Weber and his merry band of 37 anesthesiologists and 65 nurse anesthetists are now looking for a job.  The group had the audacity to confront the hospital by not accepting all the insurance plans the hospital did.  The group decided not to participate in one plan that paid poorly.  The hospital believed that they want all their people to accept all plans and so gave an exclusive contract to a competing group.  Weber had sued Allegheny for interference with business and conspiracy when he tried to get the health plan to pay more money and the hospital attempted to recruit the group's employees for the new group.            Top

Peer Review

Munch v Charlotte Hungerford Hosp
Conn Superior Ct.

In an unusual case, a urologist who tried to do the right thing took it in the ear.  He voluntarily surrendered his ureteroscopy privileges when he found his colleagues were having better results.  This does not mean his results required peer review.  Seven months later he re-thought his decision and reapplied for uteroscopy privileges.  These were denied and he was offered formal peer review protections and then was reported to the NPDB after he did not avail himself of the peer review.  He sued for defamation due to the report and lost since there is immunity for the report.  I don't understand where his attorney was in this process.      Top

 Hospital Liens

California has two diametrically opposed Court of Appeal decisions regarding hospital liens.  In Swanson v St. Johns regional decided on March 5, 2002, the court in an unpublished opinion ruled that under the Hospital Lien Act a hospital could levy a lien on the award of damages to recover the difference between the contract amount and the true charges.  The lien would be against the third party and not the patient.  In McMeans v Scripps decided three weeks later by a different Court of Appeal, in a published verdict ruled that if the hospital collected the amount owed under a contract, they could collect nothing else.  This court also stated the patient and not the tortfeaser is the one who owes the lien, if due.  Following McMeans, the Swanson court allowed its case to be published.  This means the California Supreme Court will need to decide the split.        Top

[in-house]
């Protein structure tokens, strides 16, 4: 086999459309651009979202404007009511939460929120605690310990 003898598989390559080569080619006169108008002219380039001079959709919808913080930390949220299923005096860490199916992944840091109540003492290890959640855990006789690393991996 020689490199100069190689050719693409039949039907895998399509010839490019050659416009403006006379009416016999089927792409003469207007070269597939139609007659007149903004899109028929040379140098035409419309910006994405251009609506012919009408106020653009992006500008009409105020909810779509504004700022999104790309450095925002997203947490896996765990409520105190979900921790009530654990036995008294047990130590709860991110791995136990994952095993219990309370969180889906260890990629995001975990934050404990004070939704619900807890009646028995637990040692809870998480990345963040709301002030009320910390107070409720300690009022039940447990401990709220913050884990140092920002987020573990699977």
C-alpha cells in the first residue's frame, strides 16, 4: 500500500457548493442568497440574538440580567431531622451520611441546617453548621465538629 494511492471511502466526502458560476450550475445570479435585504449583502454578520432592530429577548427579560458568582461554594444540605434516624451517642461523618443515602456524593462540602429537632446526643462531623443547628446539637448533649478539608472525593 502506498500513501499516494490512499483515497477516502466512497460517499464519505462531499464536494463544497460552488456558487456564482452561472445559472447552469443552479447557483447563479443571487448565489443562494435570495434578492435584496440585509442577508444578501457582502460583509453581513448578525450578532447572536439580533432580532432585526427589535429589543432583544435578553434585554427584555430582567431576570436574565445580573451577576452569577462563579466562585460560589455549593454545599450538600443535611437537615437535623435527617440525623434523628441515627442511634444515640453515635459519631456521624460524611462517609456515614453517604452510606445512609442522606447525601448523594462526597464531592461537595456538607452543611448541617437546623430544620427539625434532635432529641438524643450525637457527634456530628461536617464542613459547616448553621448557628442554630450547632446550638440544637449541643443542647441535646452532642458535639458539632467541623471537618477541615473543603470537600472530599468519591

Assisted Suicide

The Department of Justice is appealing a federal judge's ruling telling Ashcroft to mind his own business.  Oregon has passed twice an assisted suicide law, that has many built in safeguards.  Ashcroft decreed that the law was against the federal law of prescribing narcotics for pain relief, etc. Oregon sued Ashcroft and won in the District Court.  Now the Ninth Circuit will decide and then to the Supreme Court for the second time.        Top

Medicaid Can Be Sued

The federal courts on two occasions have ruled that Medicaid recipients may sue for benefits promised under federal law. The difference in the patient victory in the 6th Circuit is they sued the individual state officials.  The Court stated that immunity does not hold for these individuals.  The Court stated that if the states did not want to follow the federal rules, they did not have to get federal funding and done its own thing.        Top


DISCLAIMER: Although this article is updated periodically, it reflects the author's point of view at the time of publication. Nothing in this article constitutes legal advice. Readers should consult with their own legal counsel before acting on any of the information presented.